Google's 23,000 employees around the world will each get a 10 per cent pay rise in the new year, the latest move in what the internet giant has called "a war for talent" in the technology industry.
The company, which makes profits at a rate of $1m (£624,000) per hour, announced the pay rise in an email to staff, which said staff would also get a holiday bonus of $1,000 this year.
Executives are fretting that too many talented software engineers and other staff are leaving the company for rivals such as Facebook and smaller start-ups. By some estimates, more than 10 per cent of Facebook's employees are former Google staff.
"We believe we have the best employees in the world. Period. The brightest, most capable group of this size ever assembled," Eric Schmidt, Google's chief executive, said in the message to staff. "We want to make sure that you feel rewarded for your hard work. We want to continue to attract the best people to Google."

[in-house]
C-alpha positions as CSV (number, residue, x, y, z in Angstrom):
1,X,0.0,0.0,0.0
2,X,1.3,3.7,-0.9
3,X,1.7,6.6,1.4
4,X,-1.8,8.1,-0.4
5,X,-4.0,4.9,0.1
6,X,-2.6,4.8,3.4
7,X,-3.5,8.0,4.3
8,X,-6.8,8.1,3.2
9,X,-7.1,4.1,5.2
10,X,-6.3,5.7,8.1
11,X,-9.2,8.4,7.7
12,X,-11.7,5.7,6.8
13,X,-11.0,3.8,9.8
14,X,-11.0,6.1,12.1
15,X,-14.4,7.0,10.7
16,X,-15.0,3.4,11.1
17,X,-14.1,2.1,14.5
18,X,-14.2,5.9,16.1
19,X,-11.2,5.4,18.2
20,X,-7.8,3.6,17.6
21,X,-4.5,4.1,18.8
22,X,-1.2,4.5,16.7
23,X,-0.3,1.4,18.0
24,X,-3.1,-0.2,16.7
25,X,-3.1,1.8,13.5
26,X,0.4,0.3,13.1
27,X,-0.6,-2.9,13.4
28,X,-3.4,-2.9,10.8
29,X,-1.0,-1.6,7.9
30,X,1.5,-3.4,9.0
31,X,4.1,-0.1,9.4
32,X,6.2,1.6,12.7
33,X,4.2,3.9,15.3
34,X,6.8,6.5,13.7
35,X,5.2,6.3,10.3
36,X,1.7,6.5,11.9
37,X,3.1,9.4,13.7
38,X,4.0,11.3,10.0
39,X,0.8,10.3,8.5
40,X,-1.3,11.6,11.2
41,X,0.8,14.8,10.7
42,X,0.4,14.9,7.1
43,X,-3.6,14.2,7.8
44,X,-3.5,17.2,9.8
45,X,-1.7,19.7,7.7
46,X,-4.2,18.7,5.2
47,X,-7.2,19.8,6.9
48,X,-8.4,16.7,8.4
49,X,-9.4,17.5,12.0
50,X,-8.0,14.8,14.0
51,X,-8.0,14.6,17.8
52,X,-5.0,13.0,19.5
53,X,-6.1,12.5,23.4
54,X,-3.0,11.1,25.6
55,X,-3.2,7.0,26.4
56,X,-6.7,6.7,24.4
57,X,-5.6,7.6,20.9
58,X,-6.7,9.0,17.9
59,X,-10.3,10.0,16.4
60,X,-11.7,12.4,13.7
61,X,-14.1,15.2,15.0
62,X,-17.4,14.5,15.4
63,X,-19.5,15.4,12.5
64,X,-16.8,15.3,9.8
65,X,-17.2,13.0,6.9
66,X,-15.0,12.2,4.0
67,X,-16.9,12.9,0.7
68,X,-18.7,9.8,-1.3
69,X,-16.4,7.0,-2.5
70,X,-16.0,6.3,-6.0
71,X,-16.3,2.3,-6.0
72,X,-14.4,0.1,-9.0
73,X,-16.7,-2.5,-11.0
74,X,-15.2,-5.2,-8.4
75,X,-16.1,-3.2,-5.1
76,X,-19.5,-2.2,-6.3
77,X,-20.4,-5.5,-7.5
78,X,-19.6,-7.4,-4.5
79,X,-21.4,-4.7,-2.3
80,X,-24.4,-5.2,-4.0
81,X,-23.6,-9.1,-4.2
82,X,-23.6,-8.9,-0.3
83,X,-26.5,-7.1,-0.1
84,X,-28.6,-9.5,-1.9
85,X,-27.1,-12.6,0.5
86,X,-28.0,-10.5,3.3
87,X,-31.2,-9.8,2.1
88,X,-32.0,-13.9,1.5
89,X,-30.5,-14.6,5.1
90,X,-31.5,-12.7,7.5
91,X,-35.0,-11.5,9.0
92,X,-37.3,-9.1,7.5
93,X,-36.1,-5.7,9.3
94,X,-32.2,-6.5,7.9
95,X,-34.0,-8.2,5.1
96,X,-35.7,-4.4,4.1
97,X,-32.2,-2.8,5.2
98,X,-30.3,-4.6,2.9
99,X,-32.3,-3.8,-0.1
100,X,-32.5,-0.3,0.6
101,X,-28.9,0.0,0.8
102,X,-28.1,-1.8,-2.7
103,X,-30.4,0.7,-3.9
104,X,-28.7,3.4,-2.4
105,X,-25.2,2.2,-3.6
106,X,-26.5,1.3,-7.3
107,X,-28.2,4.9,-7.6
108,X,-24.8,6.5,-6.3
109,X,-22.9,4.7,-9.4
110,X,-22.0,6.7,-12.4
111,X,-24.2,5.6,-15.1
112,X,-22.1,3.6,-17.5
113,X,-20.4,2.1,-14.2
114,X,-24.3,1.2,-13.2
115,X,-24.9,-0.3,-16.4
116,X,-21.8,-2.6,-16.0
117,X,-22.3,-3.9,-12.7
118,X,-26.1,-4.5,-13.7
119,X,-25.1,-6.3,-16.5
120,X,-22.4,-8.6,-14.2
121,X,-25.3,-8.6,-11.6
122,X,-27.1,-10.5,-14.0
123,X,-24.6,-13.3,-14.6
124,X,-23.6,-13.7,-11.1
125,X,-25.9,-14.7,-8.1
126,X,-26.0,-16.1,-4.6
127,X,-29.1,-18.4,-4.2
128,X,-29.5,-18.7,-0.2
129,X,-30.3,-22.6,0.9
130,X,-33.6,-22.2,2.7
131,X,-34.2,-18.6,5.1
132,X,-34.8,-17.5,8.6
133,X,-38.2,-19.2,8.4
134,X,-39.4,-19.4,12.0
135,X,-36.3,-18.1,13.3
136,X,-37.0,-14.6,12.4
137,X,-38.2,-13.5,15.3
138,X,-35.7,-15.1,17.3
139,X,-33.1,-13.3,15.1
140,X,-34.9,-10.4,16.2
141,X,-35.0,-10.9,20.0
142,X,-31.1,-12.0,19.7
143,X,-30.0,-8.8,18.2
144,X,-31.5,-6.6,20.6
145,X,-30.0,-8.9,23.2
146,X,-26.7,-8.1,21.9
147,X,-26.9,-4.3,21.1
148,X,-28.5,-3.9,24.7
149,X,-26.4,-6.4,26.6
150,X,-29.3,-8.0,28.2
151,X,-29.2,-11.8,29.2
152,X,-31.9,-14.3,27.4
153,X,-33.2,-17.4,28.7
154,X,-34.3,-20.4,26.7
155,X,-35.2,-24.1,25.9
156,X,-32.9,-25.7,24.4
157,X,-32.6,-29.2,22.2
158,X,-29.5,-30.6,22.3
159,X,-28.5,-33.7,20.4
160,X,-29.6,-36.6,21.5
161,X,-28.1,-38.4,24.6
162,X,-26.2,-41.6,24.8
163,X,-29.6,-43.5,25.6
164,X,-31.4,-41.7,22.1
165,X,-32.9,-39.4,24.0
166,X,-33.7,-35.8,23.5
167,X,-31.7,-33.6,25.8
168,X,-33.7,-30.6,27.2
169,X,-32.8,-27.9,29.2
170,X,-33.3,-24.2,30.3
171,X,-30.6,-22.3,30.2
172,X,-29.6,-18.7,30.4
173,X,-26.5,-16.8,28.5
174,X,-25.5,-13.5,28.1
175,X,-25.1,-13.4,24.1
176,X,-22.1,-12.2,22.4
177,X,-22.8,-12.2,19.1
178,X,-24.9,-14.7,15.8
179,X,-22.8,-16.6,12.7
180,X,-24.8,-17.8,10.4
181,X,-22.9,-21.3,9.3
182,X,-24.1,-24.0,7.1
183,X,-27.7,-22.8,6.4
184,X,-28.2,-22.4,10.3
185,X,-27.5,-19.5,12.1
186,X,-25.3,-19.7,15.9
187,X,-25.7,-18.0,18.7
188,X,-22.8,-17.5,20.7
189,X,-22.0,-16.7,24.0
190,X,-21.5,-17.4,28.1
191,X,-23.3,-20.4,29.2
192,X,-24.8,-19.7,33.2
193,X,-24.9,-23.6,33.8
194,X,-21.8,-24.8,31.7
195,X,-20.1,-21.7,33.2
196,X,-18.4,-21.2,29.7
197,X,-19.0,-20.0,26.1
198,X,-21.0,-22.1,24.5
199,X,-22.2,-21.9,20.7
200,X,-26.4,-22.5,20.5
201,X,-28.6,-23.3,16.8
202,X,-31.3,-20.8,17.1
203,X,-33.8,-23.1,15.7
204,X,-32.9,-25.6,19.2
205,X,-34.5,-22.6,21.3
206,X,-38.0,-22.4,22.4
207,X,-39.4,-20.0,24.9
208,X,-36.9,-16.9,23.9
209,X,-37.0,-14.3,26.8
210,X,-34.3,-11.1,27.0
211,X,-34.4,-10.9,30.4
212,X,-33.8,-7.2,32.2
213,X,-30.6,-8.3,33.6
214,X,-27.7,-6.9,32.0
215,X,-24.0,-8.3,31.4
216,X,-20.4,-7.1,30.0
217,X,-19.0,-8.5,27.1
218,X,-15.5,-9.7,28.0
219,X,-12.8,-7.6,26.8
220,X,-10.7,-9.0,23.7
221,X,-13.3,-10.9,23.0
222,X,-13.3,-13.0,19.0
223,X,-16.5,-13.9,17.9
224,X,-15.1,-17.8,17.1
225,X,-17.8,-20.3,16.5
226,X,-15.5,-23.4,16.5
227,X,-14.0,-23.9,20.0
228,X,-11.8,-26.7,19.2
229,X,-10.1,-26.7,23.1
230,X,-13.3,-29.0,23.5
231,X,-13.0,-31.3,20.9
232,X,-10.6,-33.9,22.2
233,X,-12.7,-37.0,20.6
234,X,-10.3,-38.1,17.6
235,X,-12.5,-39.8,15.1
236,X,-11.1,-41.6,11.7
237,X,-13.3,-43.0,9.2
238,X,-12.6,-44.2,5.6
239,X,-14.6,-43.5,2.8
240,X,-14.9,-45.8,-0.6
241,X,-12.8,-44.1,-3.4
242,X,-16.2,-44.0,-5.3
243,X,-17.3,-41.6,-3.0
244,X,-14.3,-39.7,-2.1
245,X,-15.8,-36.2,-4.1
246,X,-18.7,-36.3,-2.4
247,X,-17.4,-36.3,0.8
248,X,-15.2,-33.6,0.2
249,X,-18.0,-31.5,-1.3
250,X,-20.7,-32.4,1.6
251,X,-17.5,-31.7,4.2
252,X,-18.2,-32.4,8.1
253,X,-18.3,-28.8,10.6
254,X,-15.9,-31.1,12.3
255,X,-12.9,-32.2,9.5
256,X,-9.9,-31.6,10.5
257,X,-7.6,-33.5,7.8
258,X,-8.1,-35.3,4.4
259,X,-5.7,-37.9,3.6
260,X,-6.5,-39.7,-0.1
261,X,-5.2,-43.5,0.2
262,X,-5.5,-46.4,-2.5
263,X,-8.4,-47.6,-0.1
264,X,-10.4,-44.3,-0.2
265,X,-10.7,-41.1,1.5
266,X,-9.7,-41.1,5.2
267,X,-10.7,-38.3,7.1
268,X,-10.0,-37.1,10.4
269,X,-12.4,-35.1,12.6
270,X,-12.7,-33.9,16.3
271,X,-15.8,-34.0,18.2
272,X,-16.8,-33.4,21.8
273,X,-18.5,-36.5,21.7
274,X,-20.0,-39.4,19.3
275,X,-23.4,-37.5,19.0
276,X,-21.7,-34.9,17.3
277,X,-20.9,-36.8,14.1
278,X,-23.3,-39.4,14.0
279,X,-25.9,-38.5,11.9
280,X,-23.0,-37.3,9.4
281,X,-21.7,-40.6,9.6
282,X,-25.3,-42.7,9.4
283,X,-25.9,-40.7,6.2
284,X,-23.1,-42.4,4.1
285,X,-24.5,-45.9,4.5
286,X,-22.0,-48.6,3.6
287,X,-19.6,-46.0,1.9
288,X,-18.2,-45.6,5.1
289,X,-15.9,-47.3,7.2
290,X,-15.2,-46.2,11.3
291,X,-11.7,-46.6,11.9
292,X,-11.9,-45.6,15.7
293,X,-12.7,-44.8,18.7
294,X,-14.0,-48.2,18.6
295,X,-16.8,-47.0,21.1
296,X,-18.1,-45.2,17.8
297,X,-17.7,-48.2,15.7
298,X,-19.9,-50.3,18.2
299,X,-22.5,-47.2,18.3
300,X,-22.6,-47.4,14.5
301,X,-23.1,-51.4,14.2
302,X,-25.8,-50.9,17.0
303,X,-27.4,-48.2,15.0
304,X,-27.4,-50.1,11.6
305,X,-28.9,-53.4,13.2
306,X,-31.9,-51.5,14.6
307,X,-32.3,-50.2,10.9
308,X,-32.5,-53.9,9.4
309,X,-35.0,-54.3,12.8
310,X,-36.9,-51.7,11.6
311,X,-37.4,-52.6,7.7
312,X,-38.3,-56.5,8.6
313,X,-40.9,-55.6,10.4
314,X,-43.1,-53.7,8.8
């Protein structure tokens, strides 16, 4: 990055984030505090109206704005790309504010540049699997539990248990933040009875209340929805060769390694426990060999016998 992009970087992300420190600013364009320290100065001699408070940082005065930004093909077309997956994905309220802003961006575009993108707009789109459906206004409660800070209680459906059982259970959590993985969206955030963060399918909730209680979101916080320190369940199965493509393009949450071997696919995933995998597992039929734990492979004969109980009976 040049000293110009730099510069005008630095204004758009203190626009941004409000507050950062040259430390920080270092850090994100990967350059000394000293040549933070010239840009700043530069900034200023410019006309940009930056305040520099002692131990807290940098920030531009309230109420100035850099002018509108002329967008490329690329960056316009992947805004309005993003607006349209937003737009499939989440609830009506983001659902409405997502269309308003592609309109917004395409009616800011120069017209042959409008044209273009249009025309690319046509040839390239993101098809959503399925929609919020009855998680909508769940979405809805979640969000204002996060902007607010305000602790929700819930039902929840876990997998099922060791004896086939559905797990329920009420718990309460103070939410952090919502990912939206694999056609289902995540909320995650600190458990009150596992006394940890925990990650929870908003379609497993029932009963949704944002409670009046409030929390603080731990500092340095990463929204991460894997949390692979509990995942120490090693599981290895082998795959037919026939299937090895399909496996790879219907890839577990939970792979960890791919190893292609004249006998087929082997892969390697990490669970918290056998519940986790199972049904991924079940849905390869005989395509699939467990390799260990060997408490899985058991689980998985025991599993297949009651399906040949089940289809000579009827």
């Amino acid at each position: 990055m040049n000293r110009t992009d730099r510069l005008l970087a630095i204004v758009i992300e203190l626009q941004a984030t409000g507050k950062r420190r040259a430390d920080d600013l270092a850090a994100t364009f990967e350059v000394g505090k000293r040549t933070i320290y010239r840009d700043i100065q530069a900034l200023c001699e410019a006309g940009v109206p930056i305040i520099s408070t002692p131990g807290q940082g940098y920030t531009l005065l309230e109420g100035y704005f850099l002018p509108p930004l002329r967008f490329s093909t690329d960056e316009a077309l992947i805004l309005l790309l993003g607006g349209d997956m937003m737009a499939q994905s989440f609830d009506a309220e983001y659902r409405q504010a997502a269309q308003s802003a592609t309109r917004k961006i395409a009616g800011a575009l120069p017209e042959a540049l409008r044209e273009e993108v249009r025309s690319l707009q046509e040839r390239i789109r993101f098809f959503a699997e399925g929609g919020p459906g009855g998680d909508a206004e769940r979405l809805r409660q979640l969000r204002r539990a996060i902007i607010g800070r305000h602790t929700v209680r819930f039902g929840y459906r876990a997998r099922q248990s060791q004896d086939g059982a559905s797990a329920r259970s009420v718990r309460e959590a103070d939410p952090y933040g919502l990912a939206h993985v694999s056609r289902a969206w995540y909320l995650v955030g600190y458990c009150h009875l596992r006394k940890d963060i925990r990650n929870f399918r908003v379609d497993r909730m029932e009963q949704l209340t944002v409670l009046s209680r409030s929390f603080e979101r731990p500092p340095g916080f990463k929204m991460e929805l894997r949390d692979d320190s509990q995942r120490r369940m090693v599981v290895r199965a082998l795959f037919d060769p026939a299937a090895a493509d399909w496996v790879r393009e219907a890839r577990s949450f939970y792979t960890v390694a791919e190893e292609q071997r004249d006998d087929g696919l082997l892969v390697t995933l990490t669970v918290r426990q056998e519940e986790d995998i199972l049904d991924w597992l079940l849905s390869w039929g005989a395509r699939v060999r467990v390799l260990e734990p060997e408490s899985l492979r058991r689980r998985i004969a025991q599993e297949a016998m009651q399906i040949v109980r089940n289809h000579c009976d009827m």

Last month, the company's chief financial officer, Patrick Pichette, said the technology industry warned analysts to expect further upward pressure on staff costs over the next 18 months. The company is engaged in a "war for talent" which is "out of sync with what's happening in the rest of the economy", he said.
The company, along with five other technology firms, also recently settled a Department of Justice competition investigation and promised to end "no poaching" agreements on staff. Google is hiring at a faster pace than at any time in the past two years, and added 1,500 staff in the three months to the end of September, a 7 per cent increase since June.